MINNEAPOLIS (AP) — A Minnesota National Guardsman is facing federal charges for allegedly stealing the names, Social Security numbers and security clearance levels of about 400 members of his former Army unit in North Carolina in order to create fake IDs for his militia.
A federal complaint and affidavit obtained by The Associated Press alleges that Keith Michael Novak, 25, threatened to use violence if authorities came to arrest him. The Iraq War veteran also told an undercover FBI employee that he would barricade himself in his apartment and had "5,000 rounds, a thousand of it is in magazines, ready to go," according to the affidavit.
Novak, of Maplewood, was in federal custody Thursday and unavailable for comment. The federal defender's office has the case, but an attorney had not been selected to represent him by Thursday evening.
His father, whose home was searched Wednesday, has an unlisted number and attempts to reach him were unsuccessful.
Suzanne Fackler, a neighbor of Novak's father, said Thursday that Novak and his dad moved into her neighborhood in Wayzata in 2006, when Novak was 17, but that the younger Novak hadn't lived there recently.
She said she got to know Keith Novak when he walked the dog. She last saw him in the summer of 2012, when he was running and carrying a heavy backpack that he told her weighed anywhere from 60 to 80 pounds.
"He was jogging with the dog, and he was doing it every day just to keep in shape," she said. "He's a good kid ... a friendly guy."
She said she was completely surprised by the allegations, adding: "It knocked me off my feet."
Novak served as an active-duty soldier and intelligence analyst with the 82nd Airborne Division at Fort Bragg in North Carolina from Feb. 26, 2009, to Sept. 3, 2012, and served in Iraq in 2010. He is currently a human intelligence analyst with the Minnesota National Guard.
In late January, he went to a training camp in Utah and met two undercover FBI employees who posed as members of a Utah-based militia, according to the affidavit. Novak told the undercover employees that he took classified materials from Fort Bragg and would share the materials with them, the document said.
In July, the undercover employees came to Minnesota, where Novak gave them an electronic copy of classified documents and taught them how to encrypt files, the affidavit said. He also said that he had a personnel roster — including names, birthdates and Social Security numbers — of a "Battalion's-worth of people" from his former unit.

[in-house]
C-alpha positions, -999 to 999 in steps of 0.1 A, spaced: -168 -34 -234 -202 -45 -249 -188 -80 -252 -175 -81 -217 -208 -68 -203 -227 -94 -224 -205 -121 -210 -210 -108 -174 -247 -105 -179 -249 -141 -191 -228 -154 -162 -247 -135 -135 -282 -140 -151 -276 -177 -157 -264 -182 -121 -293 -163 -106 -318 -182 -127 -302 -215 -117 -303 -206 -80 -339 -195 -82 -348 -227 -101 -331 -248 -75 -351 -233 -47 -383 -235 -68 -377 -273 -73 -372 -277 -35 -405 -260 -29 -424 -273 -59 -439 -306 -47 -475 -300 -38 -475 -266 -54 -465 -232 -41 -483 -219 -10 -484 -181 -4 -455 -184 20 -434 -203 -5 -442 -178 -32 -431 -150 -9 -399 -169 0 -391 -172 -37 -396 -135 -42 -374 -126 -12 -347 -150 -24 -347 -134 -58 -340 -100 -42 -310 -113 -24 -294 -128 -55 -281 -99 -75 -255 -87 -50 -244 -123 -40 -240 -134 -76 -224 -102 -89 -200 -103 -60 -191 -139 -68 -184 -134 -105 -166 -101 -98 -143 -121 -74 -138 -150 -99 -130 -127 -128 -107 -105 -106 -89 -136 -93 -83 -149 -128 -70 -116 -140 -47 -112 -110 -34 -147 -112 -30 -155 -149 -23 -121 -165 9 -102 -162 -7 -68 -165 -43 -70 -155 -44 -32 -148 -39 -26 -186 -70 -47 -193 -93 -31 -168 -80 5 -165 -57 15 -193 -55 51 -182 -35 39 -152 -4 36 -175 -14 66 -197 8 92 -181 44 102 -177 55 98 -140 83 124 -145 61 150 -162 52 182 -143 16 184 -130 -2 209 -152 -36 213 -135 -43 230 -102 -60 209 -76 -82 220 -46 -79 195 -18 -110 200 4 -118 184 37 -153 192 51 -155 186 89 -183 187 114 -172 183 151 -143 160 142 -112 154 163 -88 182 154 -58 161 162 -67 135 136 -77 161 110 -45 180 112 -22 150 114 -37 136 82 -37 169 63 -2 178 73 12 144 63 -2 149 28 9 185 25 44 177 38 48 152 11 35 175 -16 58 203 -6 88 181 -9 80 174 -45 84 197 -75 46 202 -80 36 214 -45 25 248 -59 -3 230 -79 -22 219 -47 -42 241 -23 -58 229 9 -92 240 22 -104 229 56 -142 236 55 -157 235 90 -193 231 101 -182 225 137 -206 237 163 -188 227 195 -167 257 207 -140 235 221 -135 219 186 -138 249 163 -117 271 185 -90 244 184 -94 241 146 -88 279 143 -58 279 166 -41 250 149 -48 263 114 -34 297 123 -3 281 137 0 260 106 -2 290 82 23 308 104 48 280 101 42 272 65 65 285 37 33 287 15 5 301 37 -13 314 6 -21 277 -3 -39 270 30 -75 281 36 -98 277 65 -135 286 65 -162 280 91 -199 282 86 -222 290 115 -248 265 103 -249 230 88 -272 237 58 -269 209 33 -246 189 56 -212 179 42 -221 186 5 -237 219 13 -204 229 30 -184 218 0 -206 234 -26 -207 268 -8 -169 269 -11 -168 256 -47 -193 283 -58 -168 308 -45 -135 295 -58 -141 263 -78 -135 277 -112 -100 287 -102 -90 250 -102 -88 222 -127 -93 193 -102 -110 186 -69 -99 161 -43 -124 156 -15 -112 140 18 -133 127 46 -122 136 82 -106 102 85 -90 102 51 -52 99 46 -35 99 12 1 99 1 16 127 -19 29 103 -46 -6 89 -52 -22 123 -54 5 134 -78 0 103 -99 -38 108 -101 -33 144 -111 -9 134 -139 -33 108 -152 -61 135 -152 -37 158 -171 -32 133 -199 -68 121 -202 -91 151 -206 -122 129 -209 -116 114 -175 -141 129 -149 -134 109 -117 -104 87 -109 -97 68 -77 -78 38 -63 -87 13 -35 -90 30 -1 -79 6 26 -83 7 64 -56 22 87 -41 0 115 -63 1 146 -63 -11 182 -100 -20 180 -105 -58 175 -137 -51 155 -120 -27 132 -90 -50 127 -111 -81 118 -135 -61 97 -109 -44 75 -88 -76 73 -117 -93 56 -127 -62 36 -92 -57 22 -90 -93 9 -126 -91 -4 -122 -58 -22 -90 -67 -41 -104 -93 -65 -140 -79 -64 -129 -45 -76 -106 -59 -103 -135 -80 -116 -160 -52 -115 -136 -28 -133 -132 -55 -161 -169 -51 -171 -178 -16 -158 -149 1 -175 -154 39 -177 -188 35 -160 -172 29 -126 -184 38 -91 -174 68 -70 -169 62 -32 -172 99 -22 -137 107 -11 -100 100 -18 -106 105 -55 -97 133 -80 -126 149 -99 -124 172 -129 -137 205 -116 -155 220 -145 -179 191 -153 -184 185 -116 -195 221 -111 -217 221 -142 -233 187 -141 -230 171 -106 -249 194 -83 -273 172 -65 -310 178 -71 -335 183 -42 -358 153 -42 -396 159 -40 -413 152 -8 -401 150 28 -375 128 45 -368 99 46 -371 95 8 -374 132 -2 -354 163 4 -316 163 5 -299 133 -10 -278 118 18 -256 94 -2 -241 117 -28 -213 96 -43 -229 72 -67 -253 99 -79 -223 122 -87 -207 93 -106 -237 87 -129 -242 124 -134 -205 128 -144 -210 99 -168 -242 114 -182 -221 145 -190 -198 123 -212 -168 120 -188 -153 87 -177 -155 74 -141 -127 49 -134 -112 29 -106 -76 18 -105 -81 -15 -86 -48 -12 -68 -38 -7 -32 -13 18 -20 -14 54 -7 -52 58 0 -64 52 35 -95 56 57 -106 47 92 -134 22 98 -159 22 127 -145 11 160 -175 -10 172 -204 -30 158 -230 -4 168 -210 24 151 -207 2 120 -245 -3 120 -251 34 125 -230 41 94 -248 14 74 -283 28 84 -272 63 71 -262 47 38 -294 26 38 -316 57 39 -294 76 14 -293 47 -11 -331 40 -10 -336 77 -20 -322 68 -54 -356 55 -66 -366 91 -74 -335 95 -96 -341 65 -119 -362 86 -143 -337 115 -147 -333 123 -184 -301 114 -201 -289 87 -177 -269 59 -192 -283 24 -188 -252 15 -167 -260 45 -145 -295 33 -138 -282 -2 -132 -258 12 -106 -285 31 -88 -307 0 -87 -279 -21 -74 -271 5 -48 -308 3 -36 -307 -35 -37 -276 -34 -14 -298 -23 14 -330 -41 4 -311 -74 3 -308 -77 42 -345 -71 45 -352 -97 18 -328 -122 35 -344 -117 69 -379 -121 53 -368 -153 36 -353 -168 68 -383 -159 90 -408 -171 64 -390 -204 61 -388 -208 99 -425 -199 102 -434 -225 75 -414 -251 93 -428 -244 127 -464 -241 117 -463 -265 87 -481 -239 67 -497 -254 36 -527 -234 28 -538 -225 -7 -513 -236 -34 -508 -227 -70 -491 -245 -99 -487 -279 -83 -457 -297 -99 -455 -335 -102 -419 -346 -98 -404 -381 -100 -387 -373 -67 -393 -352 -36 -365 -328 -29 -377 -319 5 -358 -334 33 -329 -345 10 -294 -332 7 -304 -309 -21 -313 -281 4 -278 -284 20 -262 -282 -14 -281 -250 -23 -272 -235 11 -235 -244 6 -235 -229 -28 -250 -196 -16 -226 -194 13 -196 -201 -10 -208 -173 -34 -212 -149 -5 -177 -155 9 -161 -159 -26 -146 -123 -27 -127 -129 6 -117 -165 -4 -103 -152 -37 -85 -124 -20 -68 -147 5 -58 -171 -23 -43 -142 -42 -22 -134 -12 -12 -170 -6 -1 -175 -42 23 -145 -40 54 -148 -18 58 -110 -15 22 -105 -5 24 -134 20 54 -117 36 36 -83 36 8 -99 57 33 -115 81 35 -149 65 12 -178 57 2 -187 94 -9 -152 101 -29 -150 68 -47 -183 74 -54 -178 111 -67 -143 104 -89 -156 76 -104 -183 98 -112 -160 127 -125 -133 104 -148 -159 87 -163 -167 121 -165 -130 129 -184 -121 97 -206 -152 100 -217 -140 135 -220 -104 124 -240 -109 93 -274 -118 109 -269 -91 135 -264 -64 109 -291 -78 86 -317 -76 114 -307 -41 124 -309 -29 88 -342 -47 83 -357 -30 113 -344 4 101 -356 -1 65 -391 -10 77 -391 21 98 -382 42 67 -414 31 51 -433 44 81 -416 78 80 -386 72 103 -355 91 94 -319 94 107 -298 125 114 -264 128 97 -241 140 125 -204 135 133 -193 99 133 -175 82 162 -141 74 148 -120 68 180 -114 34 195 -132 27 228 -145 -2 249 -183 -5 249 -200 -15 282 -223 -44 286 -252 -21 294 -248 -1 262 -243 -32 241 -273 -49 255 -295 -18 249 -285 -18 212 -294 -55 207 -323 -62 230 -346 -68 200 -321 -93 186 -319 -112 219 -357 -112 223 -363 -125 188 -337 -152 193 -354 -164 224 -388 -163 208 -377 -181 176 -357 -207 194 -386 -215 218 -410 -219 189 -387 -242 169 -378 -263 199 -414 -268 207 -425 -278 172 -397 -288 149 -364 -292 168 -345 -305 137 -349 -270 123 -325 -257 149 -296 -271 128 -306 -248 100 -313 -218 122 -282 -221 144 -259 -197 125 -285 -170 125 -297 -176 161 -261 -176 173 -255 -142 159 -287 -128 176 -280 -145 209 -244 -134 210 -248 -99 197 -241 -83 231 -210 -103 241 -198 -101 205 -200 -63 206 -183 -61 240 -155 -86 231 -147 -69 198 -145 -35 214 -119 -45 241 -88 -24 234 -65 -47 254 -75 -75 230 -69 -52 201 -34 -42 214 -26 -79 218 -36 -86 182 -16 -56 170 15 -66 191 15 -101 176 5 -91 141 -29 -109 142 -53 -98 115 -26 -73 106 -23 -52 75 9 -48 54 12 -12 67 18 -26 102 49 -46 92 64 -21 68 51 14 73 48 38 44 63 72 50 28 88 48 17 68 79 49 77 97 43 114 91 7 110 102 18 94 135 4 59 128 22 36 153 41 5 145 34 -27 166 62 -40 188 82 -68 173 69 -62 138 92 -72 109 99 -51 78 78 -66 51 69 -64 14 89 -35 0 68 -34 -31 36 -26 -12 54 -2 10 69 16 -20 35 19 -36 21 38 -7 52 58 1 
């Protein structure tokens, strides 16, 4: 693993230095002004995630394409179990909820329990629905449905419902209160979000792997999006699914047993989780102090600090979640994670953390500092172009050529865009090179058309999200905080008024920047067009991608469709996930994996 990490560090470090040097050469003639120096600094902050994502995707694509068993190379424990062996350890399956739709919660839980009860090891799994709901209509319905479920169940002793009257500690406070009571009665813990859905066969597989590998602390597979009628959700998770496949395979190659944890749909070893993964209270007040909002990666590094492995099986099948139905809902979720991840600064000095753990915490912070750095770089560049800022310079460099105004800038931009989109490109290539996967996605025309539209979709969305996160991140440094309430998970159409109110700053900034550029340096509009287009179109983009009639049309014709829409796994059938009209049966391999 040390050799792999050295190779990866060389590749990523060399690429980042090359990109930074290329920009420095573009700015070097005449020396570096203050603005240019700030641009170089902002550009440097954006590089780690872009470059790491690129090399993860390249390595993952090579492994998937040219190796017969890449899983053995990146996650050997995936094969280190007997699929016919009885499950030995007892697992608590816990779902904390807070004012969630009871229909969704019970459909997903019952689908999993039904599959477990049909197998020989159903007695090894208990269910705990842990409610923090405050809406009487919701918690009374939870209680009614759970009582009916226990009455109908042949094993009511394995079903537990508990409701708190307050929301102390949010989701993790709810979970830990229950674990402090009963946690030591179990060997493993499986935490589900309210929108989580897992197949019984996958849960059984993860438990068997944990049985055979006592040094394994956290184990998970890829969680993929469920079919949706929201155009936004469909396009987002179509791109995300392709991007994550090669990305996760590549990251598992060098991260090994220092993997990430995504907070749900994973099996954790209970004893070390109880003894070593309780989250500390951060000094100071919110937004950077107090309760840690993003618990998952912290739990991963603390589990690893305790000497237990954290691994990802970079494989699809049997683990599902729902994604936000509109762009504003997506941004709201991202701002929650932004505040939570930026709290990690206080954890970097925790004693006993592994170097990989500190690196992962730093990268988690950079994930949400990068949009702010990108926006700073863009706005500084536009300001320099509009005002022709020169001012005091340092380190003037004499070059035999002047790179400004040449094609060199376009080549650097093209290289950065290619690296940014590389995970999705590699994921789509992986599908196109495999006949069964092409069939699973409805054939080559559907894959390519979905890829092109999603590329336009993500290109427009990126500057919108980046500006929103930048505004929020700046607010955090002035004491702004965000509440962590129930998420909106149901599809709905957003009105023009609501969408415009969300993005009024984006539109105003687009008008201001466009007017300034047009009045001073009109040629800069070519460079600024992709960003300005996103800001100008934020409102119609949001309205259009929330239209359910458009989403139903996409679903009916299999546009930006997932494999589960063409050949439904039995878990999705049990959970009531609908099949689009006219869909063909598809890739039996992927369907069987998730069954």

The undercover employees said they knew someone who could make fake IDs, which Novak said he needed for his militia.
Novak sent the identification information for 44 individuals from his former unit to an undercover FBI employee on Nov. 4, and on Nov. 25, he accepted $2,000 and said he had additional pages of information to sell, according to the affidavit.
The documents were released late Wednesday.
Lt. Col. Kevin Olson, spokesman for the Minnesota National Guard, said the guard was aware of the charges and cooperating with the FBI. Lt. Col. Virginia McCabe, spokeswoman for the 82nd Airborne, said the unit would work with the appropriate authorities.
Novak's militia activities are also detailed in the affidavit, including a military-style field training exercise that took place in September in rural Minnesota.
The affidavit alleged Novak stole six flak vests from the 82nd Airborne Division when unit members left them unattended. Novak had also previously given 10 flak jackets to members of his militia, the affidavit said. Novak also told the man who saw the vests in a storage unit that he had camouflage netting and riot gear and intended to start burying caches of equipment.
Novak told an undercover employee that he sleeps with guns and was ready to shoot through the wall, the affidavit said, and has weapons hidden throughout the state.
"I've my AK in my bed. If I hear that door kick, it's going boom, boom, boom, boom, boom, boom. I'm just going to start putting them through the (expletive) wall," he told an undercover FBI employee in July, according to the affidavit.
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